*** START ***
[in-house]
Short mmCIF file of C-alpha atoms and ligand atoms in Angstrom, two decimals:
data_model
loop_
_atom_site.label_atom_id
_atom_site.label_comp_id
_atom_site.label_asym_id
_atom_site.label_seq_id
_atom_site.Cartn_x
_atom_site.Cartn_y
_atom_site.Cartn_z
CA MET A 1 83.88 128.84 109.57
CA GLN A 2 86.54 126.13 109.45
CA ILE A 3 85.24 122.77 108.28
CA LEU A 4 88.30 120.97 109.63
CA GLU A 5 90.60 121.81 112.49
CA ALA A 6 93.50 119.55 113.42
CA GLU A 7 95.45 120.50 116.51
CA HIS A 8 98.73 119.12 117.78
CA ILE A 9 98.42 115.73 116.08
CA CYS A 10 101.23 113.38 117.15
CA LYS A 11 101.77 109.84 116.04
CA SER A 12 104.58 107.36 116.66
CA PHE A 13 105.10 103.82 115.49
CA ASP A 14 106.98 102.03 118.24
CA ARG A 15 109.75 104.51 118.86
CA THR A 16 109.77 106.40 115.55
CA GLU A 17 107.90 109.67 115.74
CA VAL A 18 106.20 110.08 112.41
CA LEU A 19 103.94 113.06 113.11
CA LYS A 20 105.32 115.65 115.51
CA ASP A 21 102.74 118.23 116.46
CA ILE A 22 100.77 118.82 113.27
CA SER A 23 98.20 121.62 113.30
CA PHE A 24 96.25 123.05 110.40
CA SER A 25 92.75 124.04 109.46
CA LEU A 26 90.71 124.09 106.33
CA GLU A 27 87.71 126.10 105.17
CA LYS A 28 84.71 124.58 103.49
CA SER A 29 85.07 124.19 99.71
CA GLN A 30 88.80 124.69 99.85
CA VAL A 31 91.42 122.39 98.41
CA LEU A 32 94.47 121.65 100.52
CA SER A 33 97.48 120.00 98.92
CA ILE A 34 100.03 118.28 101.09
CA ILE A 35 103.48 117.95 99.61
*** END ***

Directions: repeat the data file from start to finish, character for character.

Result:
[in-house]
Short mmCIF file of C-alpha atoms and ligand atoms in Angstrom, two decimals:
data_model
loop_
_atom_site.label_atom_id
_atom_site.label_comp_id
_atom_site.label_asym_id
_atom_site.label_seq_id
_atom_site.Cartn_x
_atom_site.Cartn_y
_atom_site.Cartn_z
CA MET A 1 83.88 128.84 109.57
CA GLN A 2 86.54 126.13 109.45
CA ILE A 3 85.24 122.77 108.28
CA LEU A 4 88.30 120.97 109.63
CA GLU A 5 90.60 121.81 112.49
CA ALA A 6 93.50 119.55 113.42
CA GLU A 7 95.45 120.50 116.51
CA HIS A 8 98.73 119.12 117.78
CA ILE A 9 98.42 115.73 116.08
CA CYS A 10 101.23 113.38 117.15
CA LYS A 11 101.77 109.84 116.04
CA SER A 12 104.58 107.36 116.66
CA PHE A 13 105.10 103.82 115.49
CA ASP A 14 106.98 102.03 118.24
CA ARG A 15 109.75 104.51 118.86
CA THR A 16 109.77 106.40 115.55
CA GLU A 17 107.90 109.67 115.74
CA VAL A 18 106.20 110.08 112.41
CA LEU A 19 103.94 113.06 113.11
CA LYS A 20 105.32 115.65 115.51
CA ASP A 21 102.74 118.23 116.46
CA ILE A 22 100.77 118.82 113.27
CA SER A 23 98.20 121.62 113.30
CA PHE A 24 96.25 123.05 110.40
CA SER A 25 92.75 124.04 109.46
CA LEU A 26 90.71 124.09 106.33
CA GLU A 27 87.71 126.10 105.17
CA LYS A 28 84.71 124.58 103.49
CA SER A 29 85.07 124.19 99.71
CA GLN A 30 88.80 124.69 99.85
CA VAL A 31 91.42 122.39 98.41
CA LEU A 32 94.47 121.65 100.52
CA SER A 33 97.48 120.00 98.92
CA ILE A 34 100.03 118.28 101.09
CA ILE A 35 103.48 117.95 99.61